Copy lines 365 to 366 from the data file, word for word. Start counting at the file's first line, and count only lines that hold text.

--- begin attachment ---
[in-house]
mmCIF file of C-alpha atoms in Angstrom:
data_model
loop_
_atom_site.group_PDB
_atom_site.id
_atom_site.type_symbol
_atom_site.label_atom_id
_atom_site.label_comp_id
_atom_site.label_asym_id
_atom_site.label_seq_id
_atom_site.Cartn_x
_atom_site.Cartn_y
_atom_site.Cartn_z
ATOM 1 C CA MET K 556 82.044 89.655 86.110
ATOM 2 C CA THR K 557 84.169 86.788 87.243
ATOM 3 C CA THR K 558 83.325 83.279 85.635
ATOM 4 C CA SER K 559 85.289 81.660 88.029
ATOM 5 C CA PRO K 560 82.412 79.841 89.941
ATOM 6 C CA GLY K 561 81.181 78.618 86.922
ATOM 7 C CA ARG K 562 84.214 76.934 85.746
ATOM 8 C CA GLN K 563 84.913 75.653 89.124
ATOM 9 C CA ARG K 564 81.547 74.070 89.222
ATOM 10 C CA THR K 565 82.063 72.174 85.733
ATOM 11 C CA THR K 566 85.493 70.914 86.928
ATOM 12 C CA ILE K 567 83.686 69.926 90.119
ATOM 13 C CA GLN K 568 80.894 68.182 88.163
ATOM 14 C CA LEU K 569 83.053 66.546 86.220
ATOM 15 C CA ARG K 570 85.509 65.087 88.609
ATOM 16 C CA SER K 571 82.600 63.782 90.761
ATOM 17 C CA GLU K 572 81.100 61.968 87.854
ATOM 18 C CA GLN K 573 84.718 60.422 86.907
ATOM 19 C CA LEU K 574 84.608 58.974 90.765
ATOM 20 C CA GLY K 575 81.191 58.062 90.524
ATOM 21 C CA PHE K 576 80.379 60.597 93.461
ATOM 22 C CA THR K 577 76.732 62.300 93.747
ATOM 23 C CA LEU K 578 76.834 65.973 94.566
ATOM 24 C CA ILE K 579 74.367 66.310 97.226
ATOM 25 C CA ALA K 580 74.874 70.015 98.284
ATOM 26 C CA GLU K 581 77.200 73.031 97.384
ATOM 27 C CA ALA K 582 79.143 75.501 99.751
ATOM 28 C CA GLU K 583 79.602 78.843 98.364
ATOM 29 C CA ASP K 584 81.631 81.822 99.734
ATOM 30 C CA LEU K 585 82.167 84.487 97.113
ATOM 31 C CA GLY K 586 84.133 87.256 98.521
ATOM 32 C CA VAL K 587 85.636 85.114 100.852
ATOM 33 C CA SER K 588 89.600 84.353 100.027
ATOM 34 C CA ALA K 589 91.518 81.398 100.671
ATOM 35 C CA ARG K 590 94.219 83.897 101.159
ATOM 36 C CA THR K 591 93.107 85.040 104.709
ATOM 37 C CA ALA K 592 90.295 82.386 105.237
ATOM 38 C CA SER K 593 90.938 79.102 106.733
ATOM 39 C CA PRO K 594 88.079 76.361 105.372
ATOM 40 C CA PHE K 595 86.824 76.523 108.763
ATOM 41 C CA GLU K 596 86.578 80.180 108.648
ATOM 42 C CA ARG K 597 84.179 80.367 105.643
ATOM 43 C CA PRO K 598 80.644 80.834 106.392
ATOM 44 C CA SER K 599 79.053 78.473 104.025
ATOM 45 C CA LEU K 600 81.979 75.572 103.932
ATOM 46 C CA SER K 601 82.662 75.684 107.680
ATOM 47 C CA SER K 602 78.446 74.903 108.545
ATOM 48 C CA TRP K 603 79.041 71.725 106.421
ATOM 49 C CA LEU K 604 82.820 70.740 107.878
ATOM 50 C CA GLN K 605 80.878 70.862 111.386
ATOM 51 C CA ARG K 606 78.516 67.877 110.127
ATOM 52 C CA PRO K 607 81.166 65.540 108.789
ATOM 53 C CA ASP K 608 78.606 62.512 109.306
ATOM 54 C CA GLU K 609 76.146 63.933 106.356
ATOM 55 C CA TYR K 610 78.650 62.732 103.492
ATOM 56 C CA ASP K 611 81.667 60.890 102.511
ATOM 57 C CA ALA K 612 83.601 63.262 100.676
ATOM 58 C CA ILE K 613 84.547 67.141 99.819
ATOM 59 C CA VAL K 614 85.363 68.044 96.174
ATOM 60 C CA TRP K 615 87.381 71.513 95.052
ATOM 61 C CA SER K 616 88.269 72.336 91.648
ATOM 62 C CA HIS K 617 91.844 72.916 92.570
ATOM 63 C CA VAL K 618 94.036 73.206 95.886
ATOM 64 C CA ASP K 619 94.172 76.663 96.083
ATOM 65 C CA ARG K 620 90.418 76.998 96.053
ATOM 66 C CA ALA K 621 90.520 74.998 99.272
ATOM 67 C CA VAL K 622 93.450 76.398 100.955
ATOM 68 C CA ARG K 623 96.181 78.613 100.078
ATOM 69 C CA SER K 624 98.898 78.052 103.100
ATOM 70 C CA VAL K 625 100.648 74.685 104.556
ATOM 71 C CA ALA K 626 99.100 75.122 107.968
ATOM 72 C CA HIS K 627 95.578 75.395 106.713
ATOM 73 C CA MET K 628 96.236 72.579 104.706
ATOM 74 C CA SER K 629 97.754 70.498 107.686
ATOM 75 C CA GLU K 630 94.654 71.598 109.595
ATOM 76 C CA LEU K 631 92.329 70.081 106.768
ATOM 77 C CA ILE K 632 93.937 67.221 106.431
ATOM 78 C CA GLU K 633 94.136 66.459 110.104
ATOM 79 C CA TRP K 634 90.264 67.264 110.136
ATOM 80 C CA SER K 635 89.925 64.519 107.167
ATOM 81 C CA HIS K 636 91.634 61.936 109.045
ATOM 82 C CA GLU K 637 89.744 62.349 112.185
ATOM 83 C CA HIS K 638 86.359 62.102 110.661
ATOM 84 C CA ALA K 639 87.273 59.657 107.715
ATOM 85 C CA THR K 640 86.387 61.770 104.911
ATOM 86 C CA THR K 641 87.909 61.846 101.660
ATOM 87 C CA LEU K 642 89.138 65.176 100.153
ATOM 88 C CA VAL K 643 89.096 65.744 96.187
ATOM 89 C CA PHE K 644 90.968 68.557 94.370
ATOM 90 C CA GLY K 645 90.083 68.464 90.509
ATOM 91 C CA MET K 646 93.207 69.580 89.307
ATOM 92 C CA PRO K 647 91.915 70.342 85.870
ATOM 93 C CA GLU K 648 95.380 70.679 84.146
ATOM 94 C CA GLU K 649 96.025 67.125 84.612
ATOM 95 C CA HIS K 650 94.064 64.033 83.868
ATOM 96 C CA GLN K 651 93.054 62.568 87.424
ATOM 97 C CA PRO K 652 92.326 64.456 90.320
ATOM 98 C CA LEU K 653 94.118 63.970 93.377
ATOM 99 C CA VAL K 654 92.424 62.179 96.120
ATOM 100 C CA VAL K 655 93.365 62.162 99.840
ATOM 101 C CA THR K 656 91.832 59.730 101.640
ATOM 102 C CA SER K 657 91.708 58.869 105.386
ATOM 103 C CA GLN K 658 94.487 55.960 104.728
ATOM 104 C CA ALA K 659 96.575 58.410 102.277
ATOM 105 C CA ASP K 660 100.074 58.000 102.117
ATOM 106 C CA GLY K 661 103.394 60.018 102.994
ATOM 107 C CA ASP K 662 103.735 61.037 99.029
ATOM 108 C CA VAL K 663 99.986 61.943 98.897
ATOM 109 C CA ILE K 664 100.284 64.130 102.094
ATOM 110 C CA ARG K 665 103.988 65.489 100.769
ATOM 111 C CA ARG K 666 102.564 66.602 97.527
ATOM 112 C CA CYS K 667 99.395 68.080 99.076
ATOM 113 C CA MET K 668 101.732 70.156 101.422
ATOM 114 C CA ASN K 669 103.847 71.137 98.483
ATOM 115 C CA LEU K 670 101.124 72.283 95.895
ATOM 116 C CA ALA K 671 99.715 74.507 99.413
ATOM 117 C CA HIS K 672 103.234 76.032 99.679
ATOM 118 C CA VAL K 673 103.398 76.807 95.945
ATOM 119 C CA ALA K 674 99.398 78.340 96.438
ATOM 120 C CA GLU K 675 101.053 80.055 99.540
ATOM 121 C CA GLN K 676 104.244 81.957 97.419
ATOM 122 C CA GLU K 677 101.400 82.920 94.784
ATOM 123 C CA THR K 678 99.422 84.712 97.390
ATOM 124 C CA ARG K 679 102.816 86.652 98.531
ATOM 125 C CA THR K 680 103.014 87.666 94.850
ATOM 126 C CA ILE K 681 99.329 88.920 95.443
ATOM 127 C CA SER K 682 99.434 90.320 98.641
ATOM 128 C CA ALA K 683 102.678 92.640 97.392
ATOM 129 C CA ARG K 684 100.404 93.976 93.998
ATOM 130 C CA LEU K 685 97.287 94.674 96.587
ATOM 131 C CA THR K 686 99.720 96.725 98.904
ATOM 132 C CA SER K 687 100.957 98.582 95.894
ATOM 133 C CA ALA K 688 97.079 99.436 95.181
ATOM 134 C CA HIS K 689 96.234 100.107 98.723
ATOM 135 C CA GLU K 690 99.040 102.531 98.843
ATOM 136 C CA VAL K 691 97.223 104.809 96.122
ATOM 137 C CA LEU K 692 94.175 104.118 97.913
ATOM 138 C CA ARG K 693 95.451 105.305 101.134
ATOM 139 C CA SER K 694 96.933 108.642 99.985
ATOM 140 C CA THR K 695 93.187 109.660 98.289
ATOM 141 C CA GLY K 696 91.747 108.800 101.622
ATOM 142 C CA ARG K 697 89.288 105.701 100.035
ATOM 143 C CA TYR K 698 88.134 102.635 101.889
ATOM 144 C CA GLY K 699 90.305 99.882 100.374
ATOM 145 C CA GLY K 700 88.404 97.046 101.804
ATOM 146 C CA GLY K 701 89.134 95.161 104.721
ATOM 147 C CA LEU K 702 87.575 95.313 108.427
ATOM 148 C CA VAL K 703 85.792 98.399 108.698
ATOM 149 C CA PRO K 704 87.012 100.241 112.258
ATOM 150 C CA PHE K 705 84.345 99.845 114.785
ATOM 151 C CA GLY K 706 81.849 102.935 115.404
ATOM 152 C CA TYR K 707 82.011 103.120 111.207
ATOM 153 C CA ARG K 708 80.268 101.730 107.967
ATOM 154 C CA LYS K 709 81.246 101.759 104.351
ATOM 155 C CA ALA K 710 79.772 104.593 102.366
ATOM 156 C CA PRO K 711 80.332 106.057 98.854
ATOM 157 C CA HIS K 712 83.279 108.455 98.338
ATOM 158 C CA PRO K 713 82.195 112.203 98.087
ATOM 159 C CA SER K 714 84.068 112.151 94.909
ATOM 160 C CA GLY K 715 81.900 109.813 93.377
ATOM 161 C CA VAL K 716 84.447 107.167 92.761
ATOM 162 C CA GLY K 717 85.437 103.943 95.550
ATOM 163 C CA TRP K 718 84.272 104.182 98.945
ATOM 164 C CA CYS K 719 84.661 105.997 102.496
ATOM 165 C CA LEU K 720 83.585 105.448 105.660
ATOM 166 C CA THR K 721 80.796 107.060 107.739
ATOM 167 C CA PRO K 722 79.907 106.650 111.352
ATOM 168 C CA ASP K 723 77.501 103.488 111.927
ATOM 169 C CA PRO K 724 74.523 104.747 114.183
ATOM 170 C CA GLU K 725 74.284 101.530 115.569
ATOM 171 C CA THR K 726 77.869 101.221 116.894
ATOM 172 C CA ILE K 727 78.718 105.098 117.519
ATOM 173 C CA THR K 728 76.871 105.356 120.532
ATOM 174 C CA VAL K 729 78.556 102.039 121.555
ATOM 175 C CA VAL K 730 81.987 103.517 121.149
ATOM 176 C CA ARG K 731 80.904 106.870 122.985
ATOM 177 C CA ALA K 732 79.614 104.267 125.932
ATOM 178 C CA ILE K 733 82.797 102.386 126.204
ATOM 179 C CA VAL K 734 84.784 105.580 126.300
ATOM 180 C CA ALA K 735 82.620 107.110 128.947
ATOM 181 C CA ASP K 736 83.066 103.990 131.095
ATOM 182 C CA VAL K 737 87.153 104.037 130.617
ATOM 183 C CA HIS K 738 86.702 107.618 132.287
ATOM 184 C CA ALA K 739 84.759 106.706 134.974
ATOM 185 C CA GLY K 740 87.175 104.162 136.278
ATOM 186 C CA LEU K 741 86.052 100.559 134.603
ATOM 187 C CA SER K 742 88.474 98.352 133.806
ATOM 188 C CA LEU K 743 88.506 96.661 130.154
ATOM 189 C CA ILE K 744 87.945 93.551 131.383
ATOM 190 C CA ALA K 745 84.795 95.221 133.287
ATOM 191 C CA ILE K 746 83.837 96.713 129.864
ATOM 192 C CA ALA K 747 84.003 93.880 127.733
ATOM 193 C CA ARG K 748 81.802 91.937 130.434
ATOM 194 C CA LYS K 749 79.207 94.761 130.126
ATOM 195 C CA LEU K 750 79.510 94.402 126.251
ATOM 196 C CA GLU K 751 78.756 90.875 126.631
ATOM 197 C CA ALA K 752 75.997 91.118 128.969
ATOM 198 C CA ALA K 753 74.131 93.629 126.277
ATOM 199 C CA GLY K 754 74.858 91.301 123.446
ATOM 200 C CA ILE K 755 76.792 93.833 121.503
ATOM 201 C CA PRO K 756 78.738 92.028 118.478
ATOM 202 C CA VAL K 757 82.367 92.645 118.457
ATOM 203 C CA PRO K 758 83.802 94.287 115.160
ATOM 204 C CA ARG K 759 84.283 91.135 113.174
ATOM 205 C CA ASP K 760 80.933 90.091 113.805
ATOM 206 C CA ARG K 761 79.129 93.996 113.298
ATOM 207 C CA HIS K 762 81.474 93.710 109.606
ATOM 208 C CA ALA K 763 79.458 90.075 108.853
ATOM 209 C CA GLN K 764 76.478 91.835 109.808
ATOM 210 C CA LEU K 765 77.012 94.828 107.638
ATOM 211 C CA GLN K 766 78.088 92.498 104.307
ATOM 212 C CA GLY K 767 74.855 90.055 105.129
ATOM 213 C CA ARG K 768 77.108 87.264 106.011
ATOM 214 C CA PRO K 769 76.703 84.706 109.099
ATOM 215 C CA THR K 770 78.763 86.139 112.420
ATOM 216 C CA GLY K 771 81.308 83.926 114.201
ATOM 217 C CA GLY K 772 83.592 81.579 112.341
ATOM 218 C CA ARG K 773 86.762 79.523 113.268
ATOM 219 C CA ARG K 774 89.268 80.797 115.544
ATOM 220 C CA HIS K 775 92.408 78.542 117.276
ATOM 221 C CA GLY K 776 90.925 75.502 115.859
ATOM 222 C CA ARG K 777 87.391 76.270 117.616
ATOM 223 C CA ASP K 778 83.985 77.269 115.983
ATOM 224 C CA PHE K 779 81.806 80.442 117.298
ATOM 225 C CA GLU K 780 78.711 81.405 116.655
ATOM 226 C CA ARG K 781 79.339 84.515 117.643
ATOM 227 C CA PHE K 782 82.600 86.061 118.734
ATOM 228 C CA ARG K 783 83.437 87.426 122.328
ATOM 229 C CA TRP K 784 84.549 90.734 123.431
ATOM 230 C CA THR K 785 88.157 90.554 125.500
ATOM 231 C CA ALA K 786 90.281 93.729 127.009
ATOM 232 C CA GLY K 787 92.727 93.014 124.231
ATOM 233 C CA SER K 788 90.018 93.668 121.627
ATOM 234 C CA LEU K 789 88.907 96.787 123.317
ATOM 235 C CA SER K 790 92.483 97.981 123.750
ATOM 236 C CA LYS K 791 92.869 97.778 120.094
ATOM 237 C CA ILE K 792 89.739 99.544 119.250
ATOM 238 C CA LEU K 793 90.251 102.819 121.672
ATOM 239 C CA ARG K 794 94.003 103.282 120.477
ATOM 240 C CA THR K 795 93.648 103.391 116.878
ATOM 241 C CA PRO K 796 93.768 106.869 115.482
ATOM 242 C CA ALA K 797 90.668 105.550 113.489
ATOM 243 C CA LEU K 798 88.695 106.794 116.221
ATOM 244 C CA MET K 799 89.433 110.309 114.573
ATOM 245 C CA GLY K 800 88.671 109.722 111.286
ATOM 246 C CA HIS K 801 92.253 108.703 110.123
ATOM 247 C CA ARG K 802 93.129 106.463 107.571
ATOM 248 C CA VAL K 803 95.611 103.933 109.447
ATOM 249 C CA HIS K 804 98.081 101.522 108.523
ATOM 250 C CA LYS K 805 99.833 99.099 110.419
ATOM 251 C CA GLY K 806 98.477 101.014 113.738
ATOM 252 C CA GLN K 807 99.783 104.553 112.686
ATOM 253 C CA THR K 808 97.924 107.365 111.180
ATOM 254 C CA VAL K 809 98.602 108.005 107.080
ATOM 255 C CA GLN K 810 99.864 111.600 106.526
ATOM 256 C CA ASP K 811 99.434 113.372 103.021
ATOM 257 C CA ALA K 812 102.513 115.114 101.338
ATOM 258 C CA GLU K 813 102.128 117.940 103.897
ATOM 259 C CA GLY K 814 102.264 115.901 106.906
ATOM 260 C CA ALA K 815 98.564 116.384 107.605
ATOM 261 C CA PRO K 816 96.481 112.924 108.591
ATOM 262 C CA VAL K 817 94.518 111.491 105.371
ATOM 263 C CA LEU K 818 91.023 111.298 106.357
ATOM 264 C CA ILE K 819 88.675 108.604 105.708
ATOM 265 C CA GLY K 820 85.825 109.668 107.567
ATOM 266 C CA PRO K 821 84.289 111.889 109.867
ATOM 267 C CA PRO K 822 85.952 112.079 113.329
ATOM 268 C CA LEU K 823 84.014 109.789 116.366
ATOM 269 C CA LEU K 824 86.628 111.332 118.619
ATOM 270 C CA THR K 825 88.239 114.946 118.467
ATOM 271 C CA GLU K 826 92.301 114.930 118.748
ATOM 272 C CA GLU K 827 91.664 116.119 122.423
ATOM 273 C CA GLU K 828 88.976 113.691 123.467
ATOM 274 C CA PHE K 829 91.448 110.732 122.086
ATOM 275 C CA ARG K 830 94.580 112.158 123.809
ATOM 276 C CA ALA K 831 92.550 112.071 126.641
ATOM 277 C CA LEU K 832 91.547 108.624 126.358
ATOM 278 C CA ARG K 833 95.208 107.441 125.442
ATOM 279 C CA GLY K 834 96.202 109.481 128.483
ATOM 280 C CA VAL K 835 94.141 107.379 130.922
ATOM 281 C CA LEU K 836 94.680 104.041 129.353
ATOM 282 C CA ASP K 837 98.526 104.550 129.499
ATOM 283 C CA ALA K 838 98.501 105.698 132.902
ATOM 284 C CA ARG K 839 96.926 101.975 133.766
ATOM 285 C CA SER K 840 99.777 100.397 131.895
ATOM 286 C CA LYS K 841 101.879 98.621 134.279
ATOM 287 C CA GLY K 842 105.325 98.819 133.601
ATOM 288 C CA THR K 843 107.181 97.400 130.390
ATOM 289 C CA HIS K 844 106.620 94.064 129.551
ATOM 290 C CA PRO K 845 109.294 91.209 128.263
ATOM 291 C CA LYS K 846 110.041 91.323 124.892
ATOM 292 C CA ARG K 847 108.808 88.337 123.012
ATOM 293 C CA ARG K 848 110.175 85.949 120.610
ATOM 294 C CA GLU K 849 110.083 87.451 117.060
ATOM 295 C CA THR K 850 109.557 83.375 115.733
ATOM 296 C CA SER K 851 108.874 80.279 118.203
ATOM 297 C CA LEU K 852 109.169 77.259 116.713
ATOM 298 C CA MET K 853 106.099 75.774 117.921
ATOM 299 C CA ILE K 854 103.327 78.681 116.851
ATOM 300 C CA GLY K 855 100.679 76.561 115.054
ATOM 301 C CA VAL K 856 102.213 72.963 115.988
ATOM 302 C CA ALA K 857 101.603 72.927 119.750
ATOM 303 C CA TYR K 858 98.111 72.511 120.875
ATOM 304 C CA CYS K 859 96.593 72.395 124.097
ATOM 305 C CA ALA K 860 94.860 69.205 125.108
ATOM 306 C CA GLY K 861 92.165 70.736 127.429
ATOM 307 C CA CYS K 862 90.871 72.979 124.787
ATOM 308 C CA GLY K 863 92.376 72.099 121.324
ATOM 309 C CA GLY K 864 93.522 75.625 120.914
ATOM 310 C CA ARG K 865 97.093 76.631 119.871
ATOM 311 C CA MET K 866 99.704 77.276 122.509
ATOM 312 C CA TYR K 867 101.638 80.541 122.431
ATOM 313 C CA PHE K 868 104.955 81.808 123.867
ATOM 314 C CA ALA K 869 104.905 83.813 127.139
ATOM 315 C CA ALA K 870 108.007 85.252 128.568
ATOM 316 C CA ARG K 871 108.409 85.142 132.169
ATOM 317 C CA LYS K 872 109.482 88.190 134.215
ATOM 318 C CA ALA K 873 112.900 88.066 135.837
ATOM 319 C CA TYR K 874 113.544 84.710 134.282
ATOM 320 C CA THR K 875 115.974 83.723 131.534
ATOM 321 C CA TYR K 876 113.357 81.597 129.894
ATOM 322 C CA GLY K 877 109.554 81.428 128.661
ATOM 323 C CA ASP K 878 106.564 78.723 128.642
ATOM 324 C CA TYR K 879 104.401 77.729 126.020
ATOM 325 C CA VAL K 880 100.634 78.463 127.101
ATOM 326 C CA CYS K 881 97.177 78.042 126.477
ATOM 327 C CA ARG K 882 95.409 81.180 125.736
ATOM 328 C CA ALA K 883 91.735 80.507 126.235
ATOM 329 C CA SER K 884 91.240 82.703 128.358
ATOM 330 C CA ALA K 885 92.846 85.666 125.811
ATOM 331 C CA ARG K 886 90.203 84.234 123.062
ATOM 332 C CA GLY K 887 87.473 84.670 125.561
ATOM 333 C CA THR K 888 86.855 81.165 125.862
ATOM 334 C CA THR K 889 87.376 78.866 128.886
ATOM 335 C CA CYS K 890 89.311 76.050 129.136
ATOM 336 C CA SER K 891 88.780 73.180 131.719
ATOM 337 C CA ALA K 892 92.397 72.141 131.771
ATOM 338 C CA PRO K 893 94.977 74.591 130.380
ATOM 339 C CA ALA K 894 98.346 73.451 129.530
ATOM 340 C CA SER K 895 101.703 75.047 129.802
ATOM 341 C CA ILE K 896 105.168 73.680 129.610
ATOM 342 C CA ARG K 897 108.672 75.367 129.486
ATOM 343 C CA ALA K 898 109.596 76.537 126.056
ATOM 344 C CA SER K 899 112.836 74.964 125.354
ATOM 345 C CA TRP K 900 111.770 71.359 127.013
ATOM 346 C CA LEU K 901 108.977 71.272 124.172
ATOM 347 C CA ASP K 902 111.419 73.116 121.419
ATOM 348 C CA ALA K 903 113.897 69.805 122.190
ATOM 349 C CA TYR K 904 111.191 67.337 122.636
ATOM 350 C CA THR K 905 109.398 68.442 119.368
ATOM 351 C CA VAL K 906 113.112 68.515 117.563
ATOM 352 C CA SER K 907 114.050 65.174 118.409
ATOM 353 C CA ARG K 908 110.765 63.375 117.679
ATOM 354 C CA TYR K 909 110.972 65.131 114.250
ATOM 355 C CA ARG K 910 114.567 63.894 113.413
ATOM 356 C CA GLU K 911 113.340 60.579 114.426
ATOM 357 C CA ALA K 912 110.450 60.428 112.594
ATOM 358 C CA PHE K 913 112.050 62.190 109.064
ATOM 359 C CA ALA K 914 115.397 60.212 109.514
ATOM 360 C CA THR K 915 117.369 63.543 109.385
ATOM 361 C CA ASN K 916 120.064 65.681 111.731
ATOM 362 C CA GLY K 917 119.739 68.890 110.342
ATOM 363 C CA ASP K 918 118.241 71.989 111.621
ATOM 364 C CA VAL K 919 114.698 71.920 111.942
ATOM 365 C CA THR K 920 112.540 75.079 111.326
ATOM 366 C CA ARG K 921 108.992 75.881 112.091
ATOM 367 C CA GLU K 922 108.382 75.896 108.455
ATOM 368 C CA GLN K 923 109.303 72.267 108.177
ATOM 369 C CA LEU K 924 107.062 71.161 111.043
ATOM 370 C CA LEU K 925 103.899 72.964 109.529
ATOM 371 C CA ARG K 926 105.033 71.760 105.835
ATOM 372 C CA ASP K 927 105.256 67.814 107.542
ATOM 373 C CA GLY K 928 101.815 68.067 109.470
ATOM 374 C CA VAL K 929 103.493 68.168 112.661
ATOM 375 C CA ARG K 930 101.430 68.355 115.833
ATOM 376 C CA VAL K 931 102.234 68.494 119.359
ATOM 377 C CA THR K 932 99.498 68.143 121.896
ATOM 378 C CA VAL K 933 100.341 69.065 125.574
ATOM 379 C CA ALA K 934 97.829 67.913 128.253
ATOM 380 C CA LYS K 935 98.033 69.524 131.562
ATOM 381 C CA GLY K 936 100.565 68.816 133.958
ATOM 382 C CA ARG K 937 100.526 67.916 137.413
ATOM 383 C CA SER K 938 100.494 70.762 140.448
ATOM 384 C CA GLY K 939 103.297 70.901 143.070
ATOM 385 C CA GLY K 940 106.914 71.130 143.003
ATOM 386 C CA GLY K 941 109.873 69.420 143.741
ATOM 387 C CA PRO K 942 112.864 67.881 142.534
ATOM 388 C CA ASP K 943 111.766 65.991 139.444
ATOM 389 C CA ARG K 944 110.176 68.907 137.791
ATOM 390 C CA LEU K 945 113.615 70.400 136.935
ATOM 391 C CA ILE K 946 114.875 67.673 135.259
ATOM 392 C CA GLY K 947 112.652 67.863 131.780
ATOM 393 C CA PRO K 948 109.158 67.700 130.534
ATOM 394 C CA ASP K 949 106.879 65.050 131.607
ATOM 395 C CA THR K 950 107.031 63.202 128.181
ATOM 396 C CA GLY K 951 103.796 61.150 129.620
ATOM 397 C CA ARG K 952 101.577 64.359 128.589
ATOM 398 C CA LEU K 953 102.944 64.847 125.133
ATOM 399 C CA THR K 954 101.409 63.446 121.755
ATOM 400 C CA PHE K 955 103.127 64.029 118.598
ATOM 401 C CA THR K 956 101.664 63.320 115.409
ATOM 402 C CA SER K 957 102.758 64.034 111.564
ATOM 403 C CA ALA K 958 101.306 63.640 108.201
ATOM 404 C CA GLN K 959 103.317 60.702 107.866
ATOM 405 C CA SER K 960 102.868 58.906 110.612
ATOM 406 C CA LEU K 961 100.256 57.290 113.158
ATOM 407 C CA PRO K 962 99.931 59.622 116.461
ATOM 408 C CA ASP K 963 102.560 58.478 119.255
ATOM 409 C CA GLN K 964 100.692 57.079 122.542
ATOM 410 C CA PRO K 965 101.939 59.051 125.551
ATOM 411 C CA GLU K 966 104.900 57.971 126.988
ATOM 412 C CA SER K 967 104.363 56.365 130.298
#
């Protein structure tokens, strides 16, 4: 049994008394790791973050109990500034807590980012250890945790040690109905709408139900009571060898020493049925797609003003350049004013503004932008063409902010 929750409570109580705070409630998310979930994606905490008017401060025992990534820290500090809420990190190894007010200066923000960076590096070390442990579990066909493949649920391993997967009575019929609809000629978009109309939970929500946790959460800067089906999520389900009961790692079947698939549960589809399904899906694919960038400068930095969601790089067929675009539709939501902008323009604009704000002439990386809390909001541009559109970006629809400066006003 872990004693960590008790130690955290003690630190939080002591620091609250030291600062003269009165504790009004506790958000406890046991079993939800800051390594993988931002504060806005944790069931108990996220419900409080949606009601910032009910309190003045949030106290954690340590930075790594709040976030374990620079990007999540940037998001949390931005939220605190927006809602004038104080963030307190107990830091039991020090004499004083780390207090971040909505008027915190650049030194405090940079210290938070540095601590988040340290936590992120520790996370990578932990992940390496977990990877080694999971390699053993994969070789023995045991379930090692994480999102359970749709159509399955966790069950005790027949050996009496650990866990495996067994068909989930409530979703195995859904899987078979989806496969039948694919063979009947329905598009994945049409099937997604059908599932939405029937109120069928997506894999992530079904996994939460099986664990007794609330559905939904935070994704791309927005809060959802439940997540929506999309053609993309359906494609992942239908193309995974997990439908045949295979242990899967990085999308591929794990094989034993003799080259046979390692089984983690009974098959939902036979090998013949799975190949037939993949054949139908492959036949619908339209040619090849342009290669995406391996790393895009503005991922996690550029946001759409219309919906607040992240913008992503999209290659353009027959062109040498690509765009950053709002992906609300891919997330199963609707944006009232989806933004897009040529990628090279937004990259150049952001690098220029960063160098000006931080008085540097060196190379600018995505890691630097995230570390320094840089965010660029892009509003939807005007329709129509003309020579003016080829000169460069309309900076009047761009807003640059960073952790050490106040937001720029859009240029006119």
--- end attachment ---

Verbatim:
ATOM 351 C CA VAL K 906 113.112 68.515 117.563
ATOM 352 C CA SER K 907 114.050 65.174 118.409